“BOY!” Leofwine’s deep bass voice drowned out the howl of the wind and the slave jumped to his side. “Fetch us more mead.”

The boy hurried from the room. Leofwine allowed a small smile to form on his mouth before he turned to Harold. “Now, what was so important you had to drag me away from my comfortable fire so I could be blessed by your comfortable fire? Aethelwine is here, so it isn’t just a lack of company.”

Harold walked back to where Leofwine sat and handed his brother his own filled goblet. “We’ve received word that the papal legate, Hildebrand, has arrived at Winchester this evening.”

“Already! He only landed at Dover a few days ago. He must have had fast horses, and even then he couldn’t have dawdled.”

“How he did it is immaterial. The point is, he is here already. I’ve sent word that he shall attend tomorrow’s celebration.”

“That will certainly put a cap on your anniversary. Having the pope, himself, recognize you as king, as he should have done last Epiphany.” Leofwine’s smile suddenly flagged. “Who else knows Hildebrand is here?”

“As far as I know, just the three of us, Hildebrand and his retinue, any of the servants who have taken care of the legate’s baggage, the townspeople who are billeting the group, anyone the servants have gossiped with, and anyone else in Winchester I imagine. Leofwine, this isn’t exactly the sort of thing we can keep secret.”

“No, I suppose not, but I would prefer not to advertise anything until after the legate has announced the pope’s recognition.”

Aethelwine spoke for the first time since Leofwine had entered the room. “Perhaps we can arrange for Hildebrand and his retinue to be put in some empty apartments here in the castle. Although everyone will know they are here, they won’t be parading around Winchester to remind everyone of the fact.”

“An excellent suggestion!” Leofwine banged his goblet down on the table, splashing mead across the tabletop as well as his arm. “At the same time as it keeps Hildebrand from the public eye, it will demonstrate the proper honor to the legate and the pope.”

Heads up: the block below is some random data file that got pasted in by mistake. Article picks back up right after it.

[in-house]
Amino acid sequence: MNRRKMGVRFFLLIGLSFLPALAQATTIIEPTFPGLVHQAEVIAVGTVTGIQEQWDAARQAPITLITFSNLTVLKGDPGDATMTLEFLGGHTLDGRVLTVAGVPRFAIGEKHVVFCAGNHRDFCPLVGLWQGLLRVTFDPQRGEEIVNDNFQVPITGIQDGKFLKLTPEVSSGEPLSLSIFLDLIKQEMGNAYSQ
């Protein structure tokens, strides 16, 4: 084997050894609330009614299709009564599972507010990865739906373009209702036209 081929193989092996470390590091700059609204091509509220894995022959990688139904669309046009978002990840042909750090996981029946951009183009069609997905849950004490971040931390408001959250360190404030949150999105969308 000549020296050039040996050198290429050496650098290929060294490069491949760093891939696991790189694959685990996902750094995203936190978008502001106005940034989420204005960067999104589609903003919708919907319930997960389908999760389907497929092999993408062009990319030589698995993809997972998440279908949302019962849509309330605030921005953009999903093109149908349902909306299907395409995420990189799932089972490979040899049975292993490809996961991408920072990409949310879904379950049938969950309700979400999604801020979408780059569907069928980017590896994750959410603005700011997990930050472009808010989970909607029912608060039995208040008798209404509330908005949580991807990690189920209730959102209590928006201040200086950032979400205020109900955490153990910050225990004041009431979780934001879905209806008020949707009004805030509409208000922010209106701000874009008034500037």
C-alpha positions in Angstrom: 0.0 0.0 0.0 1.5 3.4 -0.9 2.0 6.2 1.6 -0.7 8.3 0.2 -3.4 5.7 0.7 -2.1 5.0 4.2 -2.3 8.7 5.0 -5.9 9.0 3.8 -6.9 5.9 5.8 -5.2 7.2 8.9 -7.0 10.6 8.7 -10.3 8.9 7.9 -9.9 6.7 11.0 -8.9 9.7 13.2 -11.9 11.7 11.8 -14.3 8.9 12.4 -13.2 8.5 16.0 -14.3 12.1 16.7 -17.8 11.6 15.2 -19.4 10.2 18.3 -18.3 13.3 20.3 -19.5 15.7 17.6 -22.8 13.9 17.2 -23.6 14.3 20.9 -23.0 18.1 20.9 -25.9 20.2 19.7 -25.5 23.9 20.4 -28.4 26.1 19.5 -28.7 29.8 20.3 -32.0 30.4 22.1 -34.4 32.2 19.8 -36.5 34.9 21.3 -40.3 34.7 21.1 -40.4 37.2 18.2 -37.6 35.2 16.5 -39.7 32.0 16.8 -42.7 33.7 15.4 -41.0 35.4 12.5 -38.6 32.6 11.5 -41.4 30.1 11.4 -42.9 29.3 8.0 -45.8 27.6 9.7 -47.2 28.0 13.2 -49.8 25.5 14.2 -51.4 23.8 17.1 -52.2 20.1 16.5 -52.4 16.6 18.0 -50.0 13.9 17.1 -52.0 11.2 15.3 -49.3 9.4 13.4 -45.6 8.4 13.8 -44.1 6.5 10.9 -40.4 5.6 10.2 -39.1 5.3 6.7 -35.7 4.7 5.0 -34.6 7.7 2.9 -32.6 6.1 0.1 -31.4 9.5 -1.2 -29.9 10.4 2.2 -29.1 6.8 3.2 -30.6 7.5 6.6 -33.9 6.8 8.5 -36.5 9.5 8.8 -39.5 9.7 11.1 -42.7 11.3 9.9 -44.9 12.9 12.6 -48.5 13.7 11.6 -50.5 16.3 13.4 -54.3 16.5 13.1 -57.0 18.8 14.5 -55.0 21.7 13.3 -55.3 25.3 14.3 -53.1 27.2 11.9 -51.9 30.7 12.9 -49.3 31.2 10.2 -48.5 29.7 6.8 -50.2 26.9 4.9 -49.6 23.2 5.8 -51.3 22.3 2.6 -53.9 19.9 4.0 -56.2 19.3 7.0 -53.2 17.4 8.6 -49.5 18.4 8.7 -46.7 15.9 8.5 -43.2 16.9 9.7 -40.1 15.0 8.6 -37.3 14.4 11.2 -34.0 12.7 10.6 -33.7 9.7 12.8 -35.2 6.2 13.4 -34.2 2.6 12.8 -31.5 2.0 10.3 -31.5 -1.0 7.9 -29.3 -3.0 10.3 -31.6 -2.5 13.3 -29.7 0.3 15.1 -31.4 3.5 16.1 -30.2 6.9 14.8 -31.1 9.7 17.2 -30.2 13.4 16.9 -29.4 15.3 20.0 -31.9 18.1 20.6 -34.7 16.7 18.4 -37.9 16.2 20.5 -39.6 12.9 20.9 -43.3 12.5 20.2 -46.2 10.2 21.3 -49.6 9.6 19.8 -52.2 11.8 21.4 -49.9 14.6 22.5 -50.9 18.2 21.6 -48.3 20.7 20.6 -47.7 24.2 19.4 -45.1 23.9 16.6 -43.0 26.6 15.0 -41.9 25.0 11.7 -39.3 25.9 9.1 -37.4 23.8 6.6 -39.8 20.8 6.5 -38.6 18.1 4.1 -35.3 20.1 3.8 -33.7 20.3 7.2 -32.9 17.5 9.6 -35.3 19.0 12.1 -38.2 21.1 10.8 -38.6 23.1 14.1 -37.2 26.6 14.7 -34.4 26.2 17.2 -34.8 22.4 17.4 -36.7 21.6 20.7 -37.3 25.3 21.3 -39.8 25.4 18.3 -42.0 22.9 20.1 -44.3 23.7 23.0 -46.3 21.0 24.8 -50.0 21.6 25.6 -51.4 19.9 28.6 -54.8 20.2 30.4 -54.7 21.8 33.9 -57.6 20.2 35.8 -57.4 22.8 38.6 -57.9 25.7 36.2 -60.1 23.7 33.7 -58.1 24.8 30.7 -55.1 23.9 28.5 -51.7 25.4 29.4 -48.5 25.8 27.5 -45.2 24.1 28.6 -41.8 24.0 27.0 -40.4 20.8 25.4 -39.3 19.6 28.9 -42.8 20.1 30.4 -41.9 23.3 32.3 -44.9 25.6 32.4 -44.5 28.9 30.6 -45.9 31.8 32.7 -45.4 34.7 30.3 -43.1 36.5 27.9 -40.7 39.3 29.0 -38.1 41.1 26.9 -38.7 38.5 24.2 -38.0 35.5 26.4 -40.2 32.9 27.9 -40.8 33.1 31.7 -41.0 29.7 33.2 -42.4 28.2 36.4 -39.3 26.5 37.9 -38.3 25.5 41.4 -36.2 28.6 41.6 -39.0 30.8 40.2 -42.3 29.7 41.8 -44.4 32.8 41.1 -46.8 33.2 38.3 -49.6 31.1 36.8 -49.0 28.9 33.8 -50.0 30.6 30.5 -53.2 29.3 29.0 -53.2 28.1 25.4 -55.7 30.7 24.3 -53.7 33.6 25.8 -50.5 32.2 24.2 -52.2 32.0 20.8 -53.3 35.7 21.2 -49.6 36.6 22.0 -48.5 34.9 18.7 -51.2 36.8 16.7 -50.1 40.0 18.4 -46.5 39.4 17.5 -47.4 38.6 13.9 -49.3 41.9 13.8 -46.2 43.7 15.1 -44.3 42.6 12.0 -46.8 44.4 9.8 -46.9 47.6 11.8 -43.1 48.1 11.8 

“See that it is done.”

Leofwine walked to the door and opened it to find the slave standing in front of it with a large pitcher of mead. While the slave placed the pitcher on the table, Harold bellowed for Eadwine to get his steward. When the man arrived, Harold told him to find Hildebrand a place within the castle and arrange to move the legate and his entourage into the keep immediately. Turning back to his brother and Aethelwine, Harold raised the pitcher in a toast. “And now to finalize tomorrow’s celebrations.”

Harold’s banquet hall had been decked out in red and gold for the event. Large tapestries hung from the walls, depicting the three Magi presenting the gifts of gold, frankincense, and myrrh to the infant Christ. Interspersed with these were carved and painted wooden images of the great English saints: Edmund the Martyr, his body pierced with innumerable arrows; Alban, whose head lay on the ground while his executioner’s eyes fell from his head; and Oswald of Northumbria, raising his ever-youthful hand against the pagan forces of Paenda.